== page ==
† | expr3 expr4 (derelicted application)| new expr4 (new object)| make expr4 expr4 (special linear object)| ref t expr4 (referencing)| deref expr4 (dereferencing)
expr4 ::= x (variable)| lit (literal)
† | () (unit value)† | ? k (field access)
| {Clist (comp-assign) } (labelled record)| split expr0 as record-pat in expr0 end (record separation)
† | split expr0 as record-pat1 in expr0 end (sugared record separation)| case expr0 of Blist (case-clause) end (sum elimination)| lin-opt root (trivial class body)| lin-opt extend expr with expr,expr end (class extension)
† | class-expr (sugared class expression)| reftype t for type-expr in expr0 end (reference type expression)
† | ( expr0 ) (parsing brackets)
Figure 3: Context-free grammar for surface expressions, part 1
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expr0 ::= expr† | decl expr0 (local declaration)
decl ::= val pattern = expr ; (simple declaration)| recval x : type-expr = expr ; (recursive declaration)| expr ; (it declaration)
match ::= x : type-expr => expr (simple match clause)† | pattern1 : type-expr => expr (derived match clause)† | fold type-expr1 pattern => expr (rectype match clause)
pattern ::= pattern1| x (atomic pattern)| record-pat (record pattern)| fold type-expr1 pattern (rectype pattern)
pattern1 ::= (wildcard pattern)| record-pat1 (delimited record pattern)| ( pattern ) (parsing brackets)
record-pat ::= { comp-pat-list } + x (general record binding)record-pat1 ::= { comp-pat-list } (rigid record binding)
| { comp-pat-list ... } (flexible record binding)| ( pattern \ pattern ) (value-state pattern)
comp-pat-list ::= Clist (comp-pat)comp-pat ::= k = pattern (component pattern)
comp-assign ::= k = expr (component assignment)case-clause ::= k x => expr0 (simple case clause)
† | k pattern1 => expr0 (derived case clause)† | k => expr0 (singleton case clause)
class-expr ::= class-kind :: type-expr (sugared class expression)extend-clausewith class-details end
class-kind ::= class | funclass | linclassextend-clause ::= �
| extending expr : type-expr| extending x
class-details ::= fields type-exprmethods {Clist (method-body) }constr match
method-body ::= m pattern1 = expr
Figure 4: Context-free grammar for surface expressions, part 2
11
expr ::= x| lit| {Clist (comp-assign) }| expr +> expr| split expr as record-pat in expr end| tag k expr| case expr of Blist (case-clause) end| prom expr| der expr| force expr| fold type-expr expr| unfold expr| oncefn match| expr $ expr| expr = expr| expr ı expr| if expr then expr else expr| rec match| catchcont match| expr :< type-expr| lin-opt root| lin-opt extend expr with expr,expr end| new expr| make expr expr| reftype t for type-expr in expr| ref t expr| deref expr
match ::= x : type => exprcomp-assign ::= k = expr
record-pat ::= {Clist (comp-bind) } + xcomp-bind ::= k = xcase-clause ::= k x => expr
Figure 5: Context-free grammar for underlying expressions
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value ::= x| lit| {Clist (comp-value) }| tag k value| prom value| fold type-expr value| oncefn x : type => expr| value :< type-expr| lin-opt root| lin-opt extend lin-opt root with value,value end| reftype t for type-expr in value end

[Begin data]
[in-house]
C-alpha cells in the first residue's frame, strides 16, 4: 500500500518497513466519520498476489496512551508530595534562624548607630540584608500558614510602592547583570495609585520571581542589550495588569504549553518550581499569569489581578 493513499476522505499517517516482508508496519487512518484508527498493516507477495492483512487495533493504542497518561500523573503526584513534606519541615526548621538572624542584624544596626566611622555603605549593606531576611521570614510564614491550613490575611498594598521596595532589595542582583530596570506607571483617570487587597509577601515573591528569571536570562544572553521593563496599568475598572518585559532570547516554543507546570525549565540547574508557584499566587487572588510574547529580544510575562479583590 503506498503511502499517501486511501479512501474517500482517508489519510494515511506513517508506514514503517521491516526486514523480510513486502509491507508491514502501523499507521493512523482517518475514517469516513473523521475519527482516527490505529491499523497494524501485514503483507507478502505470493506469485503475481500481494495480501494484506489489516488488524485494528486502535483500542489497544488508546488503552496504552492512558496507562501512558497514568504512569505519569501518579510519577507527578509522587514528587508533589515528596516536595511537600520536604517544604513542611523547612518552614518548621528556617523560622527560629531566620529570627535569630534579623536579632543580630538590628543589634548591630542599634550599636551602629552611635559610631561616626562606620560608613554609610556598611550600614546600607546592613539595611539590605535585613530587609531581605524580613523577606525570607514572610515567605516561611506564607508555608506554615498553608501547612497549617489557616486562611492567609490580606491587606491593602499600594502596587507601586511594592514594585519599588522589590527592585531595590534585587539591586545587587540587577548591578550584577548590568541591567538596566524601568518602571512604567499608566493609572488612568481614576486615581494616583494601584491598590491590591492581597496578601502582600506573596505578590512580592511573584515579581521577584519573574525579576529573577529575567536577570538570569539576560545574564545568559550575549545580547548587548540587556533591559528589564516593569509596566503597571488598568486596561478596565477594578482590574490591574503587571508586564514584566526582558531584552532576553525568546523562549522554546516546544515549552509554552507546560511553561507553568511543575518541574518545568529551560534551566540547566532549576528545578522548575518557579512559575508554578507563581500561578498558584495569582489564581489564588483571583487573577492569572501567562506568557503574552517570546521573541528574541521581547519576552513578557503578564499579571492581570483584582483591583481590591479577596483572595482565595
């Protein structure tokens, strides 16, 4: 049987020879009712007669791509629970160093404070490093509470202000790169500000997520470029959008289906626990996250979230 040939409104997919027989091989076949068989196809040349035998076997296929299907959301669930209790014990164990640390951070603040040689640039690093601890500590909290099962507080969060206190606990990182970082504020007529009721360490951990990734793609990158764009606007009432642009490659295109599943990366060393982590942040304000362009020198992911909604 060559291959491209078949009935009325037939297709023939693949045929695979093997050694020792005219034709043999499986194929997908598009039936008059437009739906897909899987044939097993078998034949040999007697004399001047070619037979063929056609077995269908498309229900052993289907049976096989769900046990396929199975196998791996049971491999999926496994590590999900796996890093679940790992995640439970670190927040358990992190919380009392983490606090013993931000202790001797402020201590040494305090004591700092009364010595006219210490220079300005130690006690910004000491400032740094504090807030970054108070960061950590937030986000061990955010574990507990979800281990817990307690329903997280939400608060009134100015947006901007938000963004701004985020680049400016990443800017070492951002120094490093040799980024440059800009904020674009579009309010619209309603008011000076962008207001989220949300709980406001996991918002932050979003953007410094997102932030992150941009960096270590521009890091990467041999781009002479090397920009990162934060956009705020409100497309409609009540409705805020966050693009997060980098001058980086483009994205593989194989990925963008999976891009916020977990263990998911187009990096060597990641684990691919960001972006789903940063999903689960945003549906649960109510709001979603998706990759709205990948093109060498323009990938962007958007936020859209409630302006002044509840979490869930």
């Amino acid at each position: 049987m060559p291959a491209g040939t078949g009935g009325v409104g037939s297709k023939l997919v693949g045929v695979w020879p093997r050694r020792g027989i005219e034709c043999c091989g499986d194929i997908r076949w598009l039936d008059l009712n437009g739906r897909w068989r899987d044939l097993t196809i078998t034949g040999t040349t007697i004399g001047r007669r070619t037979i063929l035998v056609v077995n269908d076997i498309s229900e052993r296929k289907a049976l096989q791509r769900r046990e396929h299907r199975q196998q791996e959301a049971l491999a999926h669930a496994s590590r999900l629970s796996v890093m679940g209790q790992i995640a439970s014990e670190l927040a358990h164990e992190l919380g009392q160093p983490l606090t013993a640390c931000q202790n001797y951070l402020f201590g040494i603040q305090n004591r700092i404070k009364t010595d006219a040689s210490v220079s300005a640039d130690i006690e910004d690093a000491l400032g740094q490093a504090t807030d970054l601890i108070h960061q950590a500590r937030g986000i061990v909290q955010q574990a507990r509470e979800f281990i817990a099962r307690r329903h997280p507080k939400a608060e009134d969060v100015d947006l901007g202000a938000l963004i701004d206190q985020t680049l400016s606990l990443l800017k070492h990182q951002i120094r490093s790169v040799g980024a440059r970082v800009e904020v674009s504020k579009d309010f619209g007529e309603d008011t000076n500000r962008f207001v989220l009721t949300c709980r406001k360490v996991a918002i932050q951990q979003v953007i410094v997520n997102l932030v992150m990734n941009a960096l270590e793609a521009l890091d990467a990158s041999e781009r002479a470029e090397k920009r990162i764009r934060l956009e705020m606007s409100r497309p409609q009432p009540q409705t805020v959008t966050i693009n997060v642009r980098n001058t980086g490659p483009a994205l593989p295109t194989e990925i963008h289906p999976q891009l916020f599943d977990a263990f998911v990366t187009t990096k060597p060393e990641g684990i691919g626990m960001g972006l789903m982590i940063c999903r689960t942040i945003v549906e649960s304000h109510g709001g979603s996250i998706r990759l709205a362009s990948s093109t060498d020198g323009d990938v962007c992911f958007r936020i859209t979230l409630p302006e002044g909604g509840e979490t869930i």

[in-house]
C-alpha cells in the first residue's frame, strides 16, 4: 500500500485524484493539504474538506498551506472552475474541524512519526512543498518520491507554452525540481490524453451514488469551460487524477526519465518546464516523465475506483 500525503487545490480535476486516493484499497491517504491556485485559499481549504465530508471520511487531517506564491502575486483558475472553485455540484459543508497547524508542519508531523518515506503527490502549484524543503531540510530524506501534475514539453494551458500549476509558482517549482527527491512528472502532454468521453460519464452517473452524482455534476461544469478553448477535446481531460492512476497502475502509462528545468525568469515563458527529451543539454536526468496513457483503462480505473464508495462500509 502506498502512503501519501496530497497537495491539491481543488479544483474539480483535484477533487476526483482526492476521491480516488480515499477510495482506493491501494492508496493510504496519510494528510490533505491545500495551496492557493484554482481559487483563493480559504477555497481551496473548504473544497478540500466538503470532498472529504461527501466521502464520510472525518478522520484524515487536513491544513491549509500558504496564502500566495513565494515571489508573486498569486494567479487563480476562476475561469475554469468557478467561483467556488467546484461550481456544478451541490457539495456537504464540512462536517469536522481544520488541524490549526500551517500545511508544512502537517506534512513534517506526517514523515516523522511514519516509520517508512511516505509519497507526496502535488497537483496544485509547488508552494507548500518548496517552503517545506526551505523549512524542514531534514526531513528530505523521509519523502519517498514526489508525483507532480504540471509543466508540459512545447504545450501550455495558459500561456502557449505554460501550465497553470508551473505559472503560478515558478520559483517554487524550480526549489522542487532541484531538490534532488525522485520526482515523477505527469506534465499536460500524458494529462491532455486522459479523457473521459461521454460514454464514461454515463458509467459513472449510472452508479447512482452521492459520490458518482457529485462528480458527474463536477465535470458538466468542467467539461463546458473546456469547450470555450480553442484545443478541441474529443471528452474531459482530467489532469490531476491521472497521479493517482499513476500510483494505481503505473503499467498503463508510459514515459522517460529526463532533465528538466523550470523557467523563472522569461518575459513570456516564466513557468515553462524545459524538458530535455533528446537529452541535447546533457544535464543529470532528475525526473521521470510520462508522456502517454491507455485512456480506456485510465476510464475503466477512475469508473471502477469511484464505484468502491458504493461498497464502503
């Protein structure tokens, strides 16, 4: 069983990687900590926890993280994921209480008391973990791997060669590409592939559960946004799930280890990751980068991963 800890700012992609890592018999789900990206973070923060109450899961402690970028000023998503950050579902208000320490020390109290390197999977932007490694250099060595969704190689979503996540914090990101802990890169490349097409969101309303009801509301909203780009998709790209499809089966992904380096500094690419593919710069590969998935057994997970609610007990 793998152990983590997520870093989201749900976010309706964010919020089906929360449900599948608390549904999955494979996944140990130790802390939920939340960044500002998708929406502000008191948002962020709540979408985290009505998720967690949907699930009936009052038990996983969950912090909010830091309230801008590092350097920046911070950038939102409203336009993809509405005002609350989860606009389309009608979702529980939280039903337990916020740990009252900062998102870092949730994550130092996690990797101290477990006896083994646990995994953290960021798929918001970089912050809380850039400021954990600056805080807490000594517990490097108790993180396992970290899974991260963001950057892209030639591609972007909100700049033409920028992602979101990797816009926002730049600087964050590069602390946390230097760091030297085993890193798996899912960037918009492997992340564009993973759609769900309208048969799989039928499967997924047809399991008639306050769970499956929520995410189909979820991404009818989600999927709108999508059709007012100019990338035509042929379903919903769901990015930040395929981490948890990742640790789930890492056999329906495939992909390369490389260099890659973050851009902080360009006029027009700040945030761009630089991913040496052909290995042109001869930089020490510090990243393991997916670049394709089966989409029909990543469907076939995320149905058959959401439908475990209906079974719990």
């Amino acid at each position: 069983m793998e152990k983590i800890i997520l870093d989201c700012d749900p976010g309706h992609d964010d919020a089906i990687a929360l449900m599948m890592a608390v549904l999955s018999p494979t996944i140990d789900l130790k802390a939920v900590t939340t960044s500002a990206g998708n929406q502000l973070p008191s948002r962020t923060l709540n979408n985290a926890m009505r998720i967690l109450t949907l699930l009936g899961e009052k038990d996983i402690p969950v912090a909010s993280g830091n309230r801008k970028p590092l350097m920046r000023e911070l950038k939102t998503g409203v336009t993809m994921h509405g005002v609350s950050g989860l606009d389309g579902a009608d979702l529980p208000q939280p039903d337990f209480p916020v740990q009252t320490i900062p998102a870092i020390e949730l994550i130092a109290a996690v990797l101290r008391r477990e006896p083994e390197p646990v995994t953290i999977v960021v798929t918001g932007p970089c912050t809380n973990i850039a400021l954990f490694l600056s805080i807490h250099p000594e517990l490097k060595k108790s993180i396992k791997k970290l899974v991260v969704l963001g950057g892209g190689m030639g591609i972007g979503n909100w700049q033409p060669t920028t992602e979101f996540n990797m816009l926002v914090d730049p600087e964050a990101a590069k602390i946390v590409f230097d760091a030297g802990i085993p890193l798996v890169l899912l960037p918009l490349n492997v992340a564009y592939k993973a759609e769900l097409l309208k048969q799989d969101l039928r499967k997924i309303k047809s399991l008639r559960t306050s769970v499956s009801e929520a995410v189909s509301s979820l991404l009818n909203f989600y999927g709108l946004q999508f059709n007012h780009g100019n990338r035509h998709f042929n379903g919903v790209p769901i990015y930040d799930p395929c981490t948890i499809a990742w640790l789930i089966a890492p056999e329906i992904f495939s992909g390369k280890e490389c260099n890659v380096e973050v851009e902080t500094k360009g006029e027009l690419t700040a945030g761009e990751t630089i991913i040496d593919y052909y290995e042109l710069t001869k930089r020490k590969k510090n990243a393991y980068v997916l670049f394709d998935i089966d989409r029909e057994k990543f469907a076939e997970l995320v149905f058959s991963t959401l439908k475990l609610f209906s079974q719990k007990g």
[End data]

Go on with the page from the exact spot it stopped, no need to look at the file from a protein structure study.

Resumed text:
comp-value ::= k = value
Figure 6: Context-free grammar for values
We also introduce metavariables ranging over other phrase categories as follows.
mt ∈ matchcs ∈ case-clausecsl ∈ Blist (case-clause)ck ∈ class-kind
dtls ∈ class-detailsmb ∈ method-bodypt ∈ pattern
pt1 ∈ pattern1rp ∈ record-pat
rp1 ∈ record-pat1
We say e is an expression of the core language if e does not contain any of the tokensreftype, ref or deref.
As with type expressions, we distinguish between surface expressions and underlyingexpressions, the latter being syntax trees for the (ambiguous) grammar given in Figure 5(in conjunction with that of Figure 2). We let e range over underlying expressions. Theset FV(e) of free variables of e is defined as usual, where split, case, oncefn, rec andcatchcont are treated as binders; we omit the formal definition.
Certain underlying expressions are syntactically designated as values. The notion ofvalue is of particular importance in the dynamic semantics, but it also features in the staticsemantics, in rules 27 and 41 of Section 4. The grammar for values is given in Figure 6. Welet v range over values.
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3.2 Translation of derived forms
A surface expression is translated into an underlying expression in two stages. The firststage, which is the only ‘type-aware’ part of the translation, simply consists of expandingeach extending clause of the form extending x to extending x : t, where t is (any surfaceform for) the type associated with x in the current top-level environment Γ (see Section 7).This translation stage may be seen as a concession to the absence of any type inferencemechanism in Lingay, and greatly reduces the amount of type annotation required in typicalclass definitions.